The next day they tried to make the ship lighter by throwing over all they could most easily spare, and upon the third day they even cast away ropes, sails, and anchors.

It was so dark from the heavy stormy clouds that the master of the ship could not discover whereabouts they were, and all hope seemed gone.

Then St. Paul stood up in the midst of the frightened men, and bade them take heart, for the life of everyone should be preserved, although the vessel would be lost.

He gave them his authority for stich a promise –

For an Angel of God, Whose I am, and Whom I serve, stood by me this night, saying, Fear not, Paul; thou must be brought before Caesar; and, behold, God hath given thee all them that sail with thee.

For 14 long days and nights the vessel was driven about in the sea of Adrian, and then the sailors thought they were drawing near land,

but upon letting down their measuring line they found the water becoming so shallow that they feared being cast upon the rocks; so they cast down four anchors to hold the ship securely until morning.

Filled, however, with selfish fear, the sailors secretly let down a boat into the water, meaning to get into it themselves, and leave the others in their difficulty.

St. Paul was given the power of divining what passed in their hearts, and he told their scheme to the centurion, who ordered his soldiers to cut the ropes that the boat might fall over into the sea.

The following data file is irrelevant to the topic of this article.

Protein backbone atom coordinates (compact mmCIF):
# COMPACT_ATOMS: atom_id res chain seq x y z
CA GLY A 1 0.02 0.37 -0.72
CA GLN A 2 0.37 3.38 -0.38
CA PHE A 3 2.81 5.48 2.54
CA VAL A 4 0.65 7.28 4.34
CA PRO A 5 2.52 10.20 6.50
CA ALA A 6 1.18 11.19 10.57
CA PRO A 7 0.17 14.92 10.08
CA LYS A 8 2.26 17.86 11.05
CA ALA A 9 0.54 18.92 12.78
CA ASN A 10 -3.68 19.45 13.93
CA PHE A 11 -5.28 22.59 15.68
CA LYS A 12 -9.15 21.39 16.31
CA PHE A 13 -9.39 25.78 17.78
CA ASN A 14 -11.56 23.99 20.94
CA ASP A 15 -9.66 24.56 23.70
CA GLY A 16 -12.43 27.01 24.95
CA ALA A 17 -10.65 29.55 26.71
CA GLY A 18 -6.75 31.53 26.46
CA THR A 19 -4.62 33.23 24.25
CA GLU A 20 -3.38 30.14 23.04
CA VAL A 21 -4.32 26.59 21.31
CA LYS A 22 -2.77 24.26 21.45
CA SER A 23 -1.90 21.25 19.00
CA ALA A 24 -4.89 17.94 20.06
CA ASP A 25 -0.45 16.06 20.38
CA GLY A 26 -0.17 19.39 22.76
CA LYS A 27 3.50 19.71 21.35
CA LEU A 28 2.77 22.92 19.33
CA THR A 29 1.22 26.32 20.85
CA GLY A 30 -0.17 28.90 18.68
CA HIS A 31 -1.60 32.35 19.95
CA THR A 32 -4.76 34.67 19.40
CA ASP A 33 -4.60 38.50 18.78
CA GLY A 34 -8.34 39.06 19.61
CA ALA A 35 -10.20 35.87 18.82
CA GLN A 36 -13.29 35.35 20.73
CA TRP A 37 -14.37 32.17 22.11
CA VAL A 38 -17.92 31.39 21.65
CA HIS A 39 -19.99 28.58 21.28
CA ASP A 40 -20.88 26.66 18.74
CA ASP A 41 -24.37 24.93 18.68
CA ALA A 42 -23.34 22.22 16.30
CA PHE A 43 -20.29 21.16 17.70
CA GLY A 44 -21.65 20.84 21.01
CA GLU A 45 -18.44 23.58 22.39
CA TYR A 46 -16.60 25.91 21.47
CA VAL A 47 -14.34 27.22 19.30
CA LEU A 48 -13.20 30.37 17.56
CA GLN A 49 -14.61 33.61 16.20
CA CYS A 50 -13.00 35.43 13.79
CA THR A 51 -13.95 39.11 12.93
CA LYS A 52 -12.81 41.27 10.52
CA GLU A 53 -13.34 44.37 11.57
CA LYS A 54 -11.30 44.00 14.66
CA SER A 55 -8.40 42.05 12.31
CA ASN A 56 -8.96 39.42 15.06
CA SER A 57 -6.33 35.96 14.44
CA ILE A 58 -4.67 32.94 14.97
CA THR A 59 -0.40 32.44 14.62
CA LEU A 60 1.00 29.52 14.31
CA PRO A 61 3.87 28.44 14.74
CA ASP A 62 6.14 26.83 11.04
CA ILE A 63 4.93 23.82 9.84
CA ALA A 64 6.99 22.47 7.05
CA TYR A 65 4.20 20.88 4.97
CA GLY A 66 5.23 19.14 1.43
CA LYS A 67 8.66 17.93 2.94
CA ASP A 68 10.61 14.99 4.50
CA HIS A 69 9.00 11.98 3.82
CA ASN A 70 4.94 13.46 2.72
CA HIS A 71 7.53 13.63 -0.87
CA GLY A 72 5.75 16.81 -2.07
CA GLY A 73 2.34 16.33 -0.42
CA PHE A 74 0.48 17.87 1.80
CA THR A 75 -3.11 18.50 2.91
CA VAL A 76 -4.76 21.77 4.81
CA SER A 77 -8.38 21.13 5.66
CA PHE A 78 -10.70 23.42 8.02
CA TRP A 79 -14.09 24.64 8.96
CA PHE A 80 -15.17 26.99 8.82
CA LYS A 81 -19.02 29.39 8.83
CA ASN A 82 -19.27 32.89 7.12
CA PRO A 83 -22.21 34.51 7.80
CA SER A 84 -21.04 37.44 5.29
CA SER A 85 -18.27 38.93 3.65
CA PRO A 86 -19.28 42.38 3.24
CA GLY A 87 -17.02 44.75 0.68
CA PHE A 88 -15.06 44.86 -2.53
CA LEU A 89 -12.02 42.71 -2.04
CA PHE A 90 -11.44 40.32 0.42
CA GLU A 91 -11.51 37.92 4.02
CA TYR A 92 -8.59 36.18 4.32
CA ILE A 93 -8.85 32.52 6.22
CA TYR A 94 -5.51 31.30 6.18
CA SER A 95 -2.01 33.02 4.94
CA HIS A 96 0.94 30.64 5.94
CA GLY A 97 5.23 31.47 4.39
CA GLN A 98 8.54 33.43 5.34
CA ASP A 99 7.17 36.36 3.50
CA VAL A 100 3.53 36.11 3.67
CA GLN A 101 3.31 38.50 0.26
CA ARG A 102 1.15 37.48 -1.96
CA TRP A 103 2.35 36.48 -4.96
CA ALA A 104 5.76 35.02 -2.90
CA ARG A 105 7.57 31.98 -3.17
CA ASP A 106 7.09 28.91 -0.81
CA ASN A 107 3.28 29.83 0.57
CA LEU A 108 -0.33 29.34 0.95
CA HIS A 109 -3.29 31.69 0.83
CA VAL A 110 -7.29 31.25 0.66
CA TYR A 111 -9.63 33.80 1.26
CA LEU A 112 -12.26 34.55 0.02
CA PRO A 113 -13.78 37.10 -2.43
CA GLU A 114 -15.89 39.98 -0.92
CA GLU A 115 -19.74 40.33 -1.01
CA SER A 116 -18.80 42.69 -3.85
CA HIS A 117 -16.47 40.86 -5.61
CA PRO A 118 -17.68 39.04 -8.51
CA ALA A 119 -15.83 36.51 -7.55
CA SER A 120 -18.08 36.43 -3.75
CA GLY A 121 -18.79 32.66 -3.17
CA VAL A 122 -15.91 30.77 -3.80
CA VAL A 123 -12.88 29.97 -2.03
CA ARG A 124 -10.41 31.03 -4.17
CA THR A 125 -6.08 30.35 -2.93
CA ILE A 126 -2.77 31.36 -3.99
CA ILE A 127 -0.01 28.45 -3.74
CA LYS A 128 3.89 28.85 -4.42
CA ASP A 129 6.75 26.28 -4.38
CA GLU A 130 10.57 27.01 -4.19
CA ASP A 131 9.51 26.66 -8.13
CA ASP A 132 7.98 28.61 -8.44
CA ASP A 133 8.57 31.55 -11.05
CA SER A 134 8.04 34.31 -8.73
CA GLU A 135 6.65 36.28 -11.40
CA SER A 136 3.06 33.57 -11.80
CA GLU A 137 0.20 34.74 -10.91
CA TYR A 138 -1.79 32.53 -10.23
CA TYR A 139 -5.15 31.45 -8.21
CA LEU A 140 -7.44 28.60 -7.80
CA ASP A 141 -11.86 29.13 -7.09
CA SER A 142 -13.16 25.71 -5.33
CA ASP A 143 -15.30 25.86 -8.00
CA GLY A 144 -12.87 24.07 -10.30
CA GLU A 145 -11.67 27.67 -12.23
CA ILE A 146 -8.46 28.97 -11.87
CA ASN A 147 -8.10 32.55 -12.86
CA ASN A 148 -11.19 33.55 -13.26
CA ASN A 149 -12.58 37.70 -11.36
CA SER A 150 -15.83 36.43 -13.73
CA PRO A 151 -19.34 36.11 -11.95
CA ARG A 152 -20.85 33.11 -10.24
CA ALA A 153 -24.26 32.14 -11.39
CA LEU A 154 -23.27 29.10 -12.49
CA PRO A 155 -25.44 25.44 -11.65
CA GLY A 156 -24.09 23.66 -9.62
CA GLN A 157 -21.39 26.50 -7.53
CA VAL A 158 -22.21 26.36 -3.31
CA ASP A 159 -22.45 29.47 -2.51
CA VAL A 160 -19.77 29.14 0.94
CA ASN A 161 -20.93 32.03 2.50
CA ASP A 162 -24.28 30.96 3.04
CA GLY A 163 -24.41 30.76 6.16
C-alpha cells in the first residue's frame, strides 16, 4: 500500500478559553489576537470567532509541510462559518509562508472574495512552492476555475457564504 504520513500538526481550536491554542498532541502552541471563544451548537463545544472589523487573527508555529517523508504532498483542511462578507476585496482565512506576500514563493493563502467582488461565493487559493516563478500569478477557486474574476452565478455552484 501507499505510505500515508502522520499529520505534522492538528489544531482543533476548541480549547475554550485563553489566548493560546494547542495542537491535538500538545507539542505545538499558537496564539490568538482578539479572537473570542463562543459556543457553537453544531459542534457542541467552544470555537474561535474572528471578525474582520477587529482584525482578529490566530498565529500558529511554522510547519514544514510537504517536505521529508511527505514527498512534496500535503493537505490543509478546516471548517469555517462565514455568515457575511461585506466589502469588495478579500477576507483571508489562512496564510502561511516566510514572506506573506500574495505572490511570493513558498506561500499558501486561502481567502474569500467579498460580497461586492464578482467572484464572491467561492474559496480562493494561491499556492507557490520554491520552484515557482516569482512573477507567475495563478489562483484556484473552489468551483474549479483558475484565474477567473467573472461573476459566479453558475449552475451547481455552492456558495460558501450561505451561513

When day broke, the Apostle begged all on board to eat, and he repeated his promise of safety for all, and taking bread, he “gave thanks to God in the sight of them all,” and they also eat and were refreshed.

It was now evident that the ship could not be saved, so the wheat with which it was laden was thrown over, in order that it might be lightened, and so run close in to the shore.

But as the sailors were endeavouring to get up a little creek, the vessel stuck fast in the ground, and the hinder part was broken to pieces by the stormy waves.

The soldiers would have begun putting the prisoners to death, lest they might swim to shore and thus escape, but the centurion prevented them,

and ordered those who were able to swim to do so, while the rest he made hold on to the boards and broken spars of the ship.

In this way every soul was saved of the 276 who had been on board the vessel -  saved for the sake of Paul, the beloved servant and Apostle of God.

The island on which they were cast was called Melita - the Malta of our own day - and no sooner they were landed than a fresh proof of God’s providential care over St. Paul was granted.

A fire of sticks had been kindled by the people of the island, and as the Apostle assisted the others, gathering together what faggots he could find, a viper came and fastened upon his hand.

The ignorant natives observing this, thought it must be some very wicked man pursued by dreadful judgments, although he had escaped the perils of the sea;

but when St. Paul shook off the viper, and it was seen that he was wholly uninjured by its poisonous bite, they changed in their feelings, and believed he could be nothing less than a god.

It was the Will of Almighty God that still more wonders should he wrought upon that island.

The father of Publius, the governor of Malta, was lying dangerously ill, and St. Paul went to visit him as his Master when on earth visited the sick and suffering, and “laid his hands on him,” and healed, him.

Seeing this marvel wrought by the touch of the Apostle, all the people of the island who were in any way sick or diseased came hastening to St. Paul, and they too received the healing of their infirmities.

For 3 months the shipwrecked company remained in Malta, and when finally they departed in a ship bound for Italy, the people of the island gave them many presents in gratitude and good-will.